Indian Environment Minister To Speed Up Blocked Projects
Prakash Javadekar, who is the first environment minister to function out of offices in the new ecologically friendly Indira Pariyavaran Bhavan, is focusing his energies on improving the ministry’s image.
Javadekar, who doesn’t want to get into blame game mode, says he will exorcise the environment ministry of its reputation, acquired in the UPA regime, as a “roadblock”.
“I got a legacy in which the environment ministry was perceived as a roadblock ministry… a speed breaker to the growth. Therefore, after assuming charge I assured the people that we believe and our firm conviction is that both environment protection and growth can go hand in hand.”
“My slogan is development without destruction. We care for mother earth. We care for nature. But we want development also. They are not foes they are friends. Decisions are in, delays are out”, said Javadekar in an interaction with news agency PTI.
To this end, the government is working to reducing the time taken for environment and forest clearances as well as making processes more transparent.
“We will bring down the timeline. For environment clearance, we have already kept two months. For forest clearance, there are two stages — terms of reference and final clearance. But we are setting timelines and there was a huge process of 200 days which also we can bring down.
For every industry it is different but we will shorten the process without compromising quality. But by simplifying processes we can do in a shorter span of time,” said Javadekar. The environment minister said he is not interested in computing the exact extent of financial loss or the worth of the projects that were kept pending for clearance during the UPA government.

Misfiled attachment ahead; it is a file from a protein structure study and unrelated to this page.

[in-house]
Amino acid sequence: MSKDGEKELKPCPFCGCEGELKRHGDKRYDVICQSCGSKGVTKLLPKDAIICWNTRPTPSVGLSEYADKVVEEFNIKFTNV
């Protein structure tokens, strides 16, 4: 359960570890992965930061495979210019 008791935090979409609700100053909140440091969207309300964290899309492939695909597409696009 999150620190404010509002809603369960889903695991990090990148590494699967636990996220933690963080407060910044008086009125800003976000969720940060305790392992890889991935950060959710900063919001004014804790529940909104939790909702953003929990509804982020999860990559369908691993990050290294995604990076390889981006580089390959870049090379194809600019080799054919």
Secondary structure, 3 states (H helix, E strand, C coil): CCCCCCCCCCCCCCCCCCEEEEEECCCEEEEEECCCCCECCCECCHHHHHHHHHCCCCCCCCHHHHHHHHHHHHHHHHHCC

Javadekar suggested the approach of his predecessors in the ministry had caused a “loss of face” to the nation as it was seen as “speed breaker” to development and foreign investors had started leaving the country. The minister said that has inherited thousands of pending files as legacy from the previous UPA government and the monetary damage it caused is “innumerable”. The environment minister’s words will come as a welcome change to industry, which have often treated environmental rules and procedures as unnecessary and cumbersome.
While many of the processes currently in place could be streamlined and made more effective, the minister’s focus on clearance processes without commensurate attention to monitoring and effective implementation of laws does present a cause of concern.
Describing the monetary value of the cost to the country as a result of delays in clearances, Javadekar said, “It is innumerable. It can’t be counted in rupees. It is the loss of face. The international investors started withdrawing from from India only because of this. We don’t want that to happen.”
On alleged irregularities under his predecessors, Javadekar said he will do “due deligence” after some time but his first priority was to “deliver”. He said priority was being given to clearing defence and public welfare projects like national highways, railways, ports, roads, airports and power transmission lines.